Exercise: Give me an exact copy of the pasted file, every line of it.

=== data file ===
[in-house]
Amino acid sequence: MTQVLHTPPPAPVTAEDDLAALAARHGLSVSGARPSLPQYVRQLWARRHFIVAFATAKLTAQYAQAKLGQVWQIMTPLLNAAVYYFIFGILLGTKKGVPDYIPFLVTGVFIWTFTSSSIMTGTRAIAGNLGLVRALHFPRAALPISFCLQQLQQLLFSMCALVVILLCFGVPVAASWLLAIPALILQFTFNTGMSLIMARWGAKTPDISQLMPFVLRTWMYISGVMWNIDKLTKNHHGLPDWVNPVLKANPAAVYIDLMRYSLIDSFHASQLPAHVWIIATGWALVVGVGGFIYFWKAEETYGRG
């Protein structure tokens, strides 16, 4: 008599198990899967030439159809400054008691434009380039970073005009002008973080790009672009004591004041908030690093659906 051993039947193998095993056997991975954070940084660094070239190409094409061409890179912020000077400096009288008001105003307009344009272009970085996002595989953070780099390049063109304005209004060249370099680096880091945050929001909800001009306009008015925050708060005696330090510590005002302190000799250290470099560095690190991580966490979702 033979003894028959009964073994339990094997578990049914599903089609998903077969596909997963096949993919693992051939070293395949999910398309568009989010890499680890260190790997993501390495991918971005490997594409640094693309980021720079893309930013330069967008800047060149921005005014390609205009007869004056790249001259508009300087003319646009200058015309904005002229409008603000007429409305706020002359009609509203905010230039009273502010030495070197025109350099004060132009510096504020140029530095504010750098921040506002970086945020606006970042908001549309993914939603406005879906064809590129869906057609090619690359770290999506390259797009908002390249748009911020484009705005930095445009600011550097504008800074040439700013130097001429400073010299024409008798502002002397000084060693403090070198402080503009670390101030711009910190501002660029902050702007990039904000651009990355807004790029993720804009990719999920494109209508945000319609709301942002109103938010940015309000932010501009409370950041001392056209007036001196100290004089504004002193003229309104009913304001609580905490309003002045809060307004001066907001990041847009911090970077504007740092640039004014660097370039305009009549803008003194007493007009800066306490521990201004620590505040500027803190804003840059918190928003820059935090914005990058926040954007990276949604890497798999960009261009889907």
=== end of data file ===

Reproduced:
[in-house]
Amino acid sequence: MTQVLHTPPPAPVTAEDDLAALAARHGLSVSGARPSLPQYVRQLWARRHFIVAFATAKLTAQYAQAKLGQVWQIMTPLLNAAVYYFIFGILLGTKKGVPDYIPFLVTGVFIWTFTSSSIMTGTRAIAGNLGLVRALHFPRAALPISFCLQQLQQLLFSMCALVVILLCFGVPVAASWLLAIPALILQFTFNTGMSLIMARWGAKTPDISQLMPFVLRTWMYISGVMWNIDKLTKNHHGLPDWVNPVLKANPAAVYIDLMRYSLIDSFHASQLPAHVWIIATGWALVVGVGGFIYFWKAEETYGRG
């Protein structure tokens, strides 16, 4: 008599198990899967030439159809400054008691434009380039970073005009002008973080790009672009004591004041908030690093659906 051993039947193998095993056997991975954070940084660094070239190409094409061409890179912020000077400096009288008001105003307009344009272009970085996002595989953070780099390049063109304005209004060249370099680096880091945050929001909800001009306009008015925050708060005696330090510590005002302190000799250290470099560095690190991580966490979702 033979003894028959009964073994339990094997578990049914599903089609998903077969596909997963096949993919693992051939070293395949999910398309568009989010890499680890260190790997993501390495991918971005490997594409640094693309980021720079893309930013330069967008800047060149921005005014390609205009007869004056790249001259508009300087003319646009200058015309904005002229409008603000007429409305706020002359009609509203905010230039009273502010030495070197025109350099004060132009510096504020140029530095504010750098921040506002970086945020606006970042908001549309993914939603406005879906064809590129869906057609090619690359770290999506390259797009908002390249748009911020484009705005930095445009600011550097504008800074040439700013130097001429400073010299024409008798502002002397000084060693403090070198402080503009670390101030711009910190501002660029902050702007990039904000651009990355807004790029993720804009990719999920494109209508945000319609709301942002109103938010940015309000932010501009409370950041001392056209007036001196100290004089504004002193003229309104009913304001609580905490309003002045809060307004001066907001990041847009911090970077504007740092640039004014660097370039305009009549803008003194007493007009800066306490521990201004620590505040500027803190804003840059918190928003820059935090914005990058926040954007990276949604890497798999960009261009889907």